Lenny Capozziello tends
to his perennial garden. A
backyard beekeeper, he’s
happy to help any pollinator
that stops by. Photo: Joe Imel

Backyard bees 

Across Kentucky, more and more backyard enthusiasts like Capozziello are discovering the joy of beekeeping. 

Roughly 80% of the Kentucky State Beekeepers Association (KSBA) members are backyard hobbyists with 10 or fewer hives, says association president Mike Mabry of West Point, a consumer-member of Salt River Electric. 

“If you want to get started, get in touch with your local beekeeping organization—there are 54 operating across the state—or your county Extension office,” suggests Mabry, a Kentucky State Fair blue ribbon-winning honey producer who keeps 30 hives on his Bullitt County farm. 

For Mabry, a longtime Bullitt County school bus driver, time with his bees is quality time.

“I go out in the field and I’m out by myself. You’re just amongst the bees and nature,” he says. “It’s pretty cool to see what they can do.”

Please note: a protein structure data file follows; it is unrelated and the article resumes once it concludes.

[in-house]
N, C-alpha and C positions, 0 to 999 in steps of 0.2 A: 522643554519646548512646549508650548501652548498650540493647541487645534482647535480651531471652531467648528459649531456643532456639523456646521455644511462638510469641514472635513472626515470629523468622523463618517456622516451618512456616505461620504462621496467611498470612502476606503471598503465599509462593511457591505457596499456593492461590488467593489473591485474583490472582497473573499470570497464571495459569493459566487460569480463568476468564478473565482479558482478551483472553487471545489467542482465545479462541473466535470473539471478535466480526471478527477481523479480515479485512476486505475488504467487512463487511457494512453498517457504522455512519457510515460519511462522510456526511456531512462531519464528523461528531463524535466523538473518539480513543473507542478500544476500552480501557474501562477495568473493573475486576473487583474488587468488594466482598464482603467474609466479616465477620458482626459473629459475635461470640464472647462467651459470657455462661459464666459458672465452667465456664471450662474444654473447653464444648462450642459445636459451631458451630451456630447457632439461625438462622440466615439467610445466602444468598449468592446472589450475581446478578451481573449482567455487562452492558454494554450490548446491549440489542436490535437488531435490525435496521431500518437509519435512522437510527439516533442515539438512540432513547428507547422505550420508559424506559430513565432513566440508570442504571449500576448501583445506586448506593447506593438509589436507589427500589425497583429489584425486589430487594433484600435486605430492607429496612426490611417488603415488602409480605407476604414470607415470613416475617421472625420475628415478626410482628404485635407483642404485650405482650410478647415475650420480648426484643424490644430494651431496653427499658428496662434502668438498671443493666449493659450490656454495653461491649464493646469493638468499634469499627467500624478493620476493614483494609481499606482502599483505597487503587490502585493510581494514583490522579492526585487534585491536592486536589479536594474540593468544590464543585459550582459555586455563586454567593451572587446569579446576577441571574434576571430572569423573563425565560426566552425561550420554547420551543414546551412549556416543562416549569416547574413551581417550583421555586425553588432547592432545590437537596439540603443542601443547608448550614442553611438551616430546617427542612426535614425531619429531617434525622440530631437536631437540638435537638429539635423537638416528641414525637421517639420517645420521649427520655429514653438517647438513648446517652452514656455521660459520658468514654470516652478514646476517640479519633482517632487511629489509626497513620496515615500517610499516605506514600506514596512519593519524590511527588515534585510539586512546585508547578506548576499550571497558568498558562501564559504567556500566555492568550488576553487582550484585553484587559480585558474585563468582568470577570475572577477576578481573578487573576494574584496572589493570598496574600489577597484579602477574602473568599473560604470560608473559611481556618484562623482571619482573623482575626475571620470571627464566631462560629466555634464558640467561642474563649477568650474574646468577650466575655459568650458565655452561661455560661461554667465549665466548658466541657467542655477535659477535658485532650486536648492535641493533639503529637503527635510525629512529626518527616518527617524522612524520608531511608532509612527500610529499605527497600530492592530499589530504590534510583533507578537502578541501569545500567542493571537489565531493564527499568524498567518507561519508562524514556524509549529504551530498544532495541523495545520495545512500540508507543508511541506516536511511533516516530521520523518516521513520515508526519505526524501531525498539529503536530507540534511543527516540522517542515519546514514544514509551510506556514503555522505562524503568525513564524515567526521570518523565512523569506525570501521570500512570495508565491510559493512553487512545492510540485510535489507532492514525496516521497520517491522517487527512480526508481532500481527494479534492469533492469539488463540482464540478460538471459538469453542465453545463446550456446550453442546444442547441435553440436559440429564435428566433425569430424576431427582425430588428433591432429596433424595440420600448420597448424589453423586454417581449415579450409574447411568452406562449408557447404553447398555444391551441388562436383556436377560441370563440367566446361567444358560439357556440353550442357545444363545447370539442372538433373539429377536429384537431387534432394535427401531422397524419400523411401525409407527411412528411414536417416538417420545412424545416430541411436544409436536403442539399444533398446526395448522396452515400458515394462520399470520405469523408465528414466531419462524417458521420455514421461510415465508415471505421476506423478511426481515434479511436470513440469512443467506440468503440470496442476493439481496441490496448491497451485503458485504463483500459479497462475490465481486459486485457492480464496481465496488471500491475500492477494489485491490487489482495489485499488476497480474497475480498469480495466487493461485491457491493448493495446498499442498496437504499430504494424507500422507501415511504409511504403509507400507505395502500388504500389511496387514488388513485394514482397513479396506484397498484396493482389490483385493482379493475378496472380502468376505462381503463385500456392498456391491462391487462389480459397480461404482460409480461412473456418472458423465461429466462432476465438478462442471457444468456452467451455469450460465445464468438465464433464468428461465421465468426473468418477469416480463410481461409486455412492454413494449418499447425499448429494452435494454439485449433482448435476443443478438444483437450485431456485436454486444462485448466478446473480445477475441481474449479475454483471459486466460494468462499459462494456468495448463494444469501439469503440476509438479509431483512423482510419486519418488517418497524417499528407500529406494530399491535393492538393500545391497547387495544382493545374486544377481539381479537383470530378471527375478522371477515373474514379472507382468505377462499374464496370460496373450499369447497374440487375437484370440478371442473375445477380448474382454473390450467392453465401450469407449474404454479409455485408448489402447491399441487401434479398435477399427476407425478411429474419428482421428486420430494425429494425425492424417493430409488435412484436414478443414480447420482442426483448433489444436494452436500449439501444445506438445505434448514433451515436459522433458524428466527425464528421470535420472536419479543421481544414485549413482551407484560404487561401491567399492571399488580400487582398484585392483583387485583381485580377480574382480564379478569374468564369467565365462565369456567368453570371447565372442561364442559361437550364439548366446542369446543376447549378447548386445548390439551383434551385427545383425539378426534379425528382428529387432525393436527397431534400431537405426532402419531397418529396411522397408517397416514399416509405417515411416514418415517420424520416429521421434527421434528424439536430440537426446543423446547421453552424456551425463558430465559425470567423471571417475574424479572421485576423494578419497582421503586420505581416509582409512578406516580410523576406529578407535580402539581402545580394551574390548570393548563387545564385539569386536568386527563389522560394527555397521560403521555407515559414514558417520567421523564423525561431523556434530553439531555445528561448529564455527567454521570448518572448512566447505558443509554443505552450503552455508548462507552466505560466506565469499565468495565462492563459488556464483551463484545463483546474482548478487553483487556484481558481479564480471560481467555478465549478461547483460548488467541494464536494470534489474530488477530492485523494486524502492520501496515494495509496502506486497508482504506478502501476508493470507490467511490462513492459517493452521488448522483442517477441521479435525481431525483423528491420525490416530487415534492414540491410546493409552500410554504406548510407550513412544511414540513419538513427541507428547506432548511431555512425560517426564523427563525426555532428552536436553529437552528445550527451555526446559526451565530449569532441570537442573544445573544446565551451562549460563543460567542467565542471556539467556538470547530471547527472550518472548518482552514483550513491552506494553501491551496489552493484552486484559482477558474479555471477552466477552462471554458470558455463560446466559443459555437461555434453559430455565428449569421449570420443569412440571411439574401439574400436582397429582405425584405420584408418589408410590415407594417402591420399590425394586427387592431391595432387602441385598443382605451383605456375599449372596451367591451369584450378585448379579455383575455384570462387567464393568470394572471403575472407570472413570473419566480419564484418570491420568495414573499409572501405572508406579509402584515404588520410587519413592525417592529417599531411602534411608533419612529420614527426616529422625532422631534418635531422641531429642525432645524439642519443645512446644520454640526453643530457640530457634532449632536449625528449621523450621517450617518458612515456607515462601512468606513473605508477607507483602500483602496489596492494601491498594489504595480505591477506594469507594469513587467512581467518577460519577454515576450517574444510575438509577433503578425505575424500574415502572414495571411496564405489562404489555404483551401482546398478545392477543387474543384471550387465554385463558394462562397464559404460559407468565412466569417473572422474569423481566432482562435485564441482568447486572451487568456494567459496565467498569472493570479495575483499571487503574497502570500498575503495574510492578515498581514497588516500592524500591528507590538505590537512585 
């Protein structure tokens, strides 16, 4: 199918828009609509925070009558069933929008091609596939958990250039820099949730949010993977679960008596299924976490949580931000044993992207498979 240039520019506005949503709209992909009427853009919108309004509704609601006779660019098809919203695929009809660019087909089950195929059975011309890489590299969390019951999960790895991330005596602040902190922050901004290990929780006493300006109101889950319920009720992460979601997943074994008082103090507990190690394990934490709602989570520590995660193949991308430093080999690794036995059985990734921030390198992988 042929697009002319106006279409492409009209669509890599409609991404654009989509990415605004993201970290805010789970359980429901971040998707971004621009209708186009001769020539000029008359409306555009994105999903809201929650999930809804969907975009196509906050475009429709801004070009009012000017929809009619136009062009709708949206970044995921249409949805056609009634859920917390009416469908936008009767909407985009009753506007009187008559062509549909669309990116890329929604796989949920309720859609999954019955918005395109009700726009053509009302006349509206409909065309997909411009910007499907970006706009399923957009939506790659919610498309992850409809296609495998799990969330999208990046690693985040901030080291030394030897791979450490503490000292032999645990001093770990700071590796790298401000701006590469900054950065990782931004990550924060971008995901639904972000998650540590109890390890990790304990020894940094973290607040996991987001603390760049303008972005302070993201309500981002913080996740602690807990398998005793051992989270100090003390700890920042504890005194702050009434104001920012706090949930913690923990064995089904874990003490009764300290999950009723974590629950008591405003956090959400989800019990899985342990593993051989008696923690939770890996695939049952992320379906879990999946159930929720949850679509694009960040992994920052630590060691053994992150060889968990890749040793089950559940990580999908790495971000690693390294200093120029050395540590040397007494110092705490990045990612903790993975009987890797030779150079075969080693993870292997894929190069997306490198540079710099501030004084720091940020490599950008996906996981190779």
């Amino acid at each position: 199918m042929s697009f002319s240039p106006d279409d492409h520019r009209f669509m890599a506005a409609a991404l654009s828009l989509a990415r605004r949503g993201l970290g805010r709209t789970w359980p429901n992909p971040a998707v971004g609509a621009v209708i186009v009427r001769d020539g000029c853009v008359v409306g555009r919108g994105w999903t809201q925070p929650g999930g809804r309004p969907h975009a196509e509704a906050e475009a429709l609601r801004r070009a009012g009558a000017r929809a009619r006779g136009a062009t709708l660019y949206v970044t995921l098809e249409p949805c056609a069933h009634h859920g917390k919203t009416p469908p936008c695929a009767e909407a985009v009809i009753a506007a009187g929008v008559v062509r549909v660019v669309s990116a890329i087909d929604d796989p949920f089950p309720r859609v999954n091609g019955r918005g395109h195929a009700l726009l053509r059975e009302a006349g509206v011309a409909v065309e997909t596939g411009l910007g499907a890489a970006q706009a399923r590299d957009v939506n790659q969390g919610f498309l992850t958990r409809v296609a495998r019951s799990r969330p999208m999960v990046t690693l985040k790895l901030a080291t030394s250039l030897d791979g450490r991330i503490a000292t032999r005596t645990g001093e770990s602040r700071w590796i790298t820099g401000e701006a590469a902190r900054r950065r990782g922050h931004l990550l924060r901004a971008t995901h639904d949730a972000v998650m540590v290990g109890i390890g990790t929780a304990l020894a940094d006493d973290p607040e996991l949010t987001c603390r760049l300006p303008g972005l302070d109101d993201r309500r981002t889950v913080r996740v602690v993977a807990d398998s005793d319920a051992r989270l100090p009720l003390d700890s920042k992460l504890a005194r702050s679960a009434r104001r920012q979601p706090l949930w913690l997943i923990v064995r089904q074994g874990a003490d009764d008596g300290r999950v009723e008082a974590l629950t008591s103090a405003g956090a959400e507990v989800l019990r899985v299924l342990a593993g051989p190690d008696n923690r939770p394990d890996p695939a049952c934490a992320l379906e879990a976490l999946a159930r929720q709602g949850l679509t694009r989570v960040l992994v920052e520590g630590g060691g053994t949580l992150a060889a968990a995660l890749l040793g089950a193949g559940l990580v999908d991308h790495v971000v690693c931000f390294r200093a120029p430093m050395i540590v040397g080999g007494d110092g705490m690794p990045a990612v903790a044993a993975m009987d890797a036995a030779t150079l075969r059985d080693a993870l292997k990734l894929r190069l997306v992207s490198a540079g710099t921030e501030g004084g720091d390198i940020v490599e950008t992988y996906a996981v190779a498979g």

Pollinator paradise 

Want to be a pollinator ally? Planting a pollinator garden doesn’t have to be intimidating. In fact, it can be quite easy if you just keep these simple goals in mind:


One of the most effective ways to attract native pollinators is to plant native varieties of plants.

“A lot of native plants like coneflowers and black-eyed Susans are easy to find,” says Porter. But even traditional backyard vegetable gardens can be a pollinator-friendly zone. “Tomatoes are a wonderful attractor for pollinators,” she adds. 


Pollinators are attracted to color—lots of it. 

“What you really want to do to attract pollinators is to go for big groups or clusters of color. So, plant in clumps, rather than just doing a single plant of a particular flower,” advises Amy Aldenderfer, a horticulture agent at Hardin County Cooperative Extension. 


When shopping for plants, look for those with tags or packaging that note an appeal to more than one type of pollinator. 

“There are a lot of plants that attract butterflies, hummingbirds and bees,” says Kristal DiCarlo of Vine Grove, a member of the Lincoln Trail Area Master Gardeners Association. “If you can get one plant that attracts all three, that’s great.” 


Design your garden to feature blooms throughout the spring, summer and fall so pollinators have a food source throughout the year, suggests Joanna Kirby of Lancaster, a past president of the Garden Club of Kentucky. 

Woodmint, a flowering perennial, is a favorite of pollinators in Kirby’s garden, as are Liatris, milkweed, goldenrod, hyssop, lamb’s ear and mullein, she says.

Backyard beekeeping

Appropriately titled, Beekeeping 101 is a short video hosted by state apiarist Tammy Horn Potter. Her first tip: Don’t jump in without doing your homework. Watch it here.